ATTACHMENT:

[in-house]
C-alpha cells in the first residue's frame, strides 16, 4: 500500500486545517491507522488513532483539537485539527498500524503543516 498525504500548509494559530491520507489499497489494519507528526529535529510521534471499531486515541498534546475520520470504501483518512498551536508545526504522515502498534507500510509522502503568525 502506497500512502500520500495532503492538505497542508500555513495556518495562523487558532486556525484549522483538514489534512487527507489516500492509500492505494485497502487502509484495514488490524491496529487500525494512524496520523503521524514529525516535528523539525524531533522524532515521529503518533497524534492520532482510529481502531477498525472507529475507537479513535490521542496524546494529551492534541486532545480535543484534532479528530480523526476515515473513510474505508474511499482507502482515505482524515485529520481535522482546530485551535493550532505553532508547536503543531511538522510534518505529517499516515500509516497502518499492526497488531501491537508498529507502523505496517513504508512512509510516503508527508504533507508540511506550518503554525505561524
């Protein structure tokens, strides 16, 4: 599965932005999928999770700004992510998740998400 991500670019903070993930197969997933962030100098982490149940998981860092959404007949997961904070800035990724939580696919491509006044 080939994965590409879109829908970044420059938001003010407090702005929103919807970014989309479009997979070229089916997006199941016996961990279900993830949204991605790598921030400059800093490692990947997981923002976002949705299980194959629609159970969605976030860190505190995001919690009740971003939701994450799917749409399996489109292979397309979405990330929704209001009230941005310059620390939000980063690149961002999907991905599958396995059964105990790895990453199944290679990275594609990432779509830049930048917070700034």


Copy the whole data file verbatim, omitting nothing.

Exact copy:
[in-house]
C-alpha cells in the first residue's frame, strides 16, 4: 500500500486545517491507522488513532483539537485539527498500524503543516 498525504500548509494559530491520507489499497489494519507528526529535529510521534471499531486515541498534546475520520470504501483518512498551536508545526504522515502498534507500510509522502503568525 502506497500512502500520500495532503492538505497542508500555513495556518495562523487558532486556525484549522483538514489534512487527507489516500492509500492505494485497502487502509484495514488490524491496529487500525494512524496520523503521524514529525516535528523539525524531533522524532515521529503518533497524534492520532482510529481502531477498525472507529475507537479513535490521542496524546494529551492534541486532545480535543484534532479528530480523526476515515473513510474505508474511499482507502482515505482524515485529520481535522482546530485551535493550532505553532508547536503543531511538522510534518505529517499516515500509516497502518499492526497488531501491537508498529507502523505496517513504508512512509510516503508527508504533507508540511506550518503554525505561524
């Protein structure tokens, strides 16, 4: 599965932005999928999770700004992510998740998400 991500670019903070993930197969997933962030100098982490149940998981860092959404007949997961904070800035990724939580696919491509006044 080939994965590409879109829908970044420059938001003010407090702005929103919807970014989309479009997979070229089916997006199941016996961990279900993830949204991605790598921030400059800093490692990947997981923002976002949705299980194959629609159970969605976030860190505190995001919690009740971003939701994450799917749409399996489109292979397309979405990330929704209001009230941005310059620390939000980063690149961002999907991905599958396995059964105990790895990453199944290679990275594609990432779509830049930048917070700034």